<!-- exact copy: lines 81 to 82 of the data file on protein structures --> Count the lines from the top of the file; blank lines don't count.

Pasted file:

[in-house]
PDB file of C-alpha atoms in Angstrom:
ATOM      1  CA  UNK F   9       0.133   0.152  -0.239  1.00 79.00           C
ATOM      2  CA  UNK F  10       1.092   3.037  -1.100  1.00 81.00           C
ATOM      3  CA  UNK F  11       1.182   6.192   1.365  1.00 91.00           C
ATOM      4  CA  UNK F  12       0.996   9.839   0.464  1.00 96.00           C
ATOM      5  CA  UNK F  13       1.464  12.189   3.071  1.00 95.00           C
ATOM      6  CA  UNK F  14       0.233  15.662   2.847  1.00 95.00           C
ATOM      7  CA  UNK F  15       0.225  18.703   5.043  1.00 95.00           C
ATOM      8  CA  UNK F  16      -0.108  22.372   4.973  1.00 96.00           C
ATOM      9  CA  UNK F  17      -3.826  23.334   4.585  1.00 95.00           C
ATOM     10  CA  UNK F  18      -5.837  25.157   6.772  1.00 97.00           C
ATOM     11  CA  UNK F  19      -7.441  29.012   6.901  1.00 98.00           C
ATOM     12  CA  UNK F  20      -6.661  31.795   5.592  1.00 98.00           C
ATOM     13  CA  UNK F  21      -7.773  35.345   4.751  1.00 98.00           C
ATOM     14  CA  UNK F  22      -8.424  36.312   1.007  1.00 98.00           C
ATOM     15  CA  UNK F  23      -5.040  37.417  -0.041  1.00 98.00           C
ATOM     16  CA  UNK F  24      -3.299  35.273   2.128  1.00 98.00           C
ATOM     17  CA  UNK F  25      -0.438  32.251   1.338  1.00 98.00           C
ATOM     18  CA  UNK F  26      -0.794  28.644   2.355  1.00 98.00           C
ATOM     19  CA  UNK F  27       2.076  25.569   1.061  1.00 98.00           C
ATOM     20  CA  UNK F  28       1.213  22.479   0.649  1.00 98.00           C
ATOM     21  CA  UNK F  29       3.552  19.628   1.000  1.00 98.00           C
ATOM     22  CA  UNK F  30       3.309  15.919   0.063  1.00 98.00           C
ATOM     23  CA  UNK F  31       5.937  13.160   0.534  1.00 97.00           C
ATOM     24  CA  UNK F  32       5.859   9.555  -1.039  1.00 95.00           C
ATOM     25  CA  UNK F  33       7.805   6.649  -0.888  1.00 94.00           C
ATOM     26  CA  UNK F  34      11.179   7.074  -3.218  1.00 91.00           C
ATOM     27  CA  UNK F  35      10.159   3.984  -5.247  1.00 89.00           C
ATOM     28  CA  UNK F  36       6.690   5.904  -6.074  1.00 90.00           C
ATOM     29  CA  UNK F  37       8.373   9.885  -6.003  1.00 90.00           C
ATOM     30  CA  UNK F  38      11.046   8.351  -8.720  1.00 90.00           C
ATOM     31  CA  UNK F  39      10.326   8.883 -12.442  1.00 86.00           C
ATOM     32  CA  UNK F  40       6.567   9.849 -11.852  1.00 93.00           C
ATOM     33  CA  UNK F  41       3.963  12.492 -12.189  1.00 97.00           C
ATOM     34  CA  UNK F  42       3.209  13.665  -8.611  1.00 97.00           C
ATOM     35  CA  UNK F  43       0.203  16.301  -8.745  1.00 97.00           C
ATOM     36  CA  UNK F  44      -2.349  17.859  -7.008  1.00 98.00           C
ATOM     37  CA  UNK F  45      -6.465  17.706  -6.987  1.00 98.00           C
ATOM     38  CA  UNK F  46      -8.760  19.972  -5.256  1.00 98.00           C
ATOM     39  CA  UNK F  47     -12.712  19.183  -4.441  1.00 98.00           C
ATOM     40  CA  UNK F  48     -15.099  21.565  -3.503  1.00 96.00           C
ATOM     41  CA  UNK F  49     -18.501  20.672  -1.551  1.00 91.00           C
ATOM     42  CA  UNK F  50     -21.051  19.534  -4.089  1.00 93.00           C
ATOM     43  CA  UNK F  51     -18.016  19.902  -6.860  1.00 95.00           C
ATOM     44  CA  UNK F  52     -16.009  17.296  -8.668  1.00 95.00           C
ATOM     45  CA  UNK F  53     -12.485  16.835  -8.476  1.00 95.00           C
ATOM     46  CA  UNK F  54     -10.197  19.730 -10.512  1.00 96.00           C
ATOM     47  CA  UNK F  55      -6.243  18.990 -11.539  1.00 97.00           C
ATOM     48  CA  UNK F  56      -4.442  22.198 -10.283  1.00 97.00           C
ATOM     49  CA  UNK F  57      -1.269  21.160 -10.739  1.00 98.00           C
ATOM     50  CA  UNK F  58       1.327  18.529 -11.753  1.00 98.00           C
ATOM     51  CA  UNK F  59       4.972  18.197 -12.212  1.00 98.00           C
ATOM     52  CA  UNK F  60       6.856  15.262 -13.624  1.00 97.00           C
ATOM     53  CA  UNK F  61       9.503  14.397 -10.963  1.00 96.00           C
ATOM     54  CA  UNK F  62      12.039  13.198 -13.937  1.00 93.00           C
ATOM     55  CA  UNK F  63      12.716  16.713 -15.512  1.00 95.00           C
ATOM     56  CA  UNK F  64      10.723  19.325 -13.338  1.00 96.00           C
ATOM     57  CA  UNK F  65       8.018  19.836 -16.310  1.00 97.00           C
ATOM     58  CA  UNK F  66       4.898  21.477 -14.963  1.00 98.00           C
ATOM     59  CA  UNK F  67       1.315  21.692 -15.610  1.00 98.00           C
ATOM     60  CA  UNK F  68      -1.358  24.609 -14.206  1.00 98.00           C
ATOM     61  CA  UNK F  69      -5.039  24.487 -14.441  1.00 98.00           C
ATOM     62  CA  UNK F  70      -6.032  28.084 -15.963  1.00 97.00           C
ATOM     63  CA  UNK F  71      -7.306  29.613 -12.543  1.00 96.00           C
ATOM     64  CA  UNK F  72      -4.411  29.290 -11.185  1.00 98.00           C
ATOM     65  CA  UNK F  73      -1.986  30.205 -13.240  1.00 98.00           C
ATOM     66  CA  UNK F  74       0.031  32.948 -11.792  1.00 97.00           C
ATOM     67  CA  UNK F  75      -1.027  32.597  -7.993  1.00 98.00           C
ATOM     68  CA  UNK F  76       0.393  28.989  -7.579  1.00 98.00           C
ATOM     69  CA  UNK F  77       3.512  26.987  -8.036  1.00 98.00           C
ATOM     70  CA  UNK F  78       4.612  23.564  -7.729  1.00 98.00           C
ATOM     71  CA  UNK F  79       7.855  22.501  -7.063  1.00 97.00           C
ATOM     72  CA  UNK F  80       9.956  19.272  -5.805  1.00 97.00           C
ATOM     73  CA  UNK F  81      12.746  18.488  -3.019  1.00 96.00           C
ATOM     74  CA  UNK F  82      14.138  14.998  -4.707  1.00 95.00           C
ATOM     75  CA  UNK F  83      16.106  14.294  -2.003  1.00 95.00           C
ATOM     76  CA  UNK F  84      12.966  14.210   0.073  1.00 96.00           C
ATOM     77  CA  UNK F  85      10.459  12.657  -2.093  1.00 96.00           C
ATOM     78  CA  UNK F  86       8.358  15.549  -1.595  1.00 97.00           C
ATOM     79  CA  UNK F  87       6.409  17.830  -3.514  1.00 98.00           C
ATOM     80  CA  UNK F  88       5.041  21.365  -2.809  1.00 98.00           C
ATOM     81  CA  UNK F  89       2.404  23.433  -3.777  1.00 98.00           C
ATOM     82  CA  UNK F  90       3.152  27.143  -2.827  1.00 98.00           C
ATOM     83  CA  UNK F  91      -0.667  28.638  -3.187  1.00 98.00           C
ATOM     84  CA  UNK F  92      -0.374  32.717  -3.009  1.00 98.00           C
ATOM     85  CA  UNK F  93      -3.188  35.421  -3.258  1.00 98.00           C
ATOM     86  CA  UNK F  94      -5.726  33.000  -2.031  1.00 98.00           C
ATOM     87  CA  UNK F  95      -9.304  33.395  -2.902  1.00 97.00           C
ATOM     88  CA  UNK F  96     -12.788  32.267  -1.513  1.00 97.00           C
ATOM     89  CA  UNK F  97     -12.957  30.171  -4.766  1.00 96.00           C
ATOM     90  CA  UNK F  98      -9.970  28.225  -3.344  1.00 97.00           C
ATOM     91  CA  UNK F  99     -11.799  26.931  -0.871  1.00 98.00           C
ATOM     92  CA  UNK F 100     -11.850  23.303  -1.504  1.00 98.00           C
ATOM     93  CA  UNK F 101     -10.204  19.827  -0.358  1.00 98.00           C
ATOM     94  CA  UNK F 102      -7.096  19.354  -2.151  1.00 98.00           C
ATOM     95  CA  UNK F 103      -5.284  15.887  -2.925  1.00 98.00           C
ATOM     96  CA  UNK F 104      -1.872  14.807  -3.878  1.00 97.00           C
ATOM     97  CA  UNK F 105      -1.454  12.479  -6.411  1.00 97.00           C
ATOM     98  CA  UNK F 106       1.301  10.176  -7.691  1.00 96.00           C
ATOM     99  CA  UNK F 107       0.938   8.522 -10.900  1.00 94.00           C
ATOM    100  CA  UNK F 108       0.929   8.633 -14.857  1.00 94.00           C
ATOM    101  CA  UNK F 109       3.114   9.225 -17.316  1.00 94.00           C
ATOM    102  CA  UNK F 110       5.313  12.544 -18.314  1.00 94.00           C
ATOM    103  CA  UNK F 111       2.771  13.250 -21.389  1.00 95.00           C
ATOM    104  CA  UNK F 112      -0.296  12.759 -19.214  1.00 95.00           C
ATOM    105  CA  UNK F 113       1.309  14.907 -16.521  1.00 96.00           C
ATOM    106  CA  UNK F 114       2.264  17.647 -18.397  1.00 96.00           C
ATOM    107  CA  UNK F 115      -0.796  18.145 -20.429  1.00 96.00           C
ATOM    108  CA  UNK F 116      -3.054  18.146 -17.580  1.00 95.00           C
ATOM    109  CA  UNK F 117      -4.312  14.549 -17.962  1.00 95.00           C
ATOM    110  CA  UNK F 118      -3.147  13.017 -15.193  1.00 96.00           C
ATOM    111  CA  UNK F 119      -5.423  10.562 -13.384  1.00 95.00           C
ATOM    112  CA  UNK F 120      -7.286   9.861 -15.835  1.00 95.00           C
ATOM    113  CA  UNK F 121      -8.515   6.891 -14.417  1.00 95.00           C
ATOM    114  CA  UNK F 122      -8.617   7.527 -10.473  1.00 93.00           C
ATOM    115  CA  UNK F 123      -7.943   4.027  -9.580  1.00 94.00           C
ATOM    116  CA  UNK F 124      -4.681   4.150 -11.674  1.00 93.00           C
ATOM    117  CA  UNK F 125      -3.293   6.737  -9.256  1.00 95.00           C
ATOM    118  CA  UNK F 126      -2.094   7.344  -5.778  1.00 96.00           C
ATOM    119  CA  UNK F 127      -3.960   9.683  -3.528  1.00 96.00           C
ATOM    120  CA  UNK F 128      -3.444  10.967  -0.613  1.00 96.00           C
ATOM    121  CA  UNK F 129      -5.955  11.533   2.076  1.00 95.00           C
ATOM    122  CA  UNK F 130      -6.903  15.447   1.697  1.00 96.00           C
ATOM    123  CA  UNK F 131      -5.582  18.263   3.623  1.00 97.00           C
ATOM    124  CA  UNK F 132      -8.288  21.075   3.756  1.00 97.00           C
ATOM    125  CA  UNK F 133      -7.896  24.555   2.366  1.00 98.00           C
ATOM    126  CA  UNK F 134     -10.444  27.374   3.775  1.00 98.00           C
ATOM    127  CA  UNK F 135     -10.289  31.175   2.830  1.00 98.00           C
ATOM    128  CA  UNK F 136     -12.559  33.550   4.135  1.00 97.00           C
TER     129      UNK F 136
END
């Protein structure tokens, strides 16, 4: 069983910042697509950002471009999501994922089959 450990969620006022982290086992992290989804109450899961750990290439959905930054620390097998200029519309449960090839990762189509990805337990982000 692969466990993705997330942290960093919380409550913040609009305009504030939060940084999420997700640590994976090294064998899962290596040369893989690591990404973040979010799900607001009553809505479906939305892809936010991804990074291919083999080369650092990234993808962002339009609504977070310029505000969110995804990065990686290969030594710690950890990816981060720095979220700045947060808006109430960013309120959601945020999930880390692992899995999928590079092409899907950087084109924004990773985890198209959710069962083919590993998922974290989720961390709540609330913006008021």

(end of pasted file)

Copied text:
ATOM     79  CA  UNK F  87       6.409  17.830  -3.514  1.00 98.00           C
ATOM     80  CA  UNK F  88       5.041  21.365  -2.809  1.00 98.00           C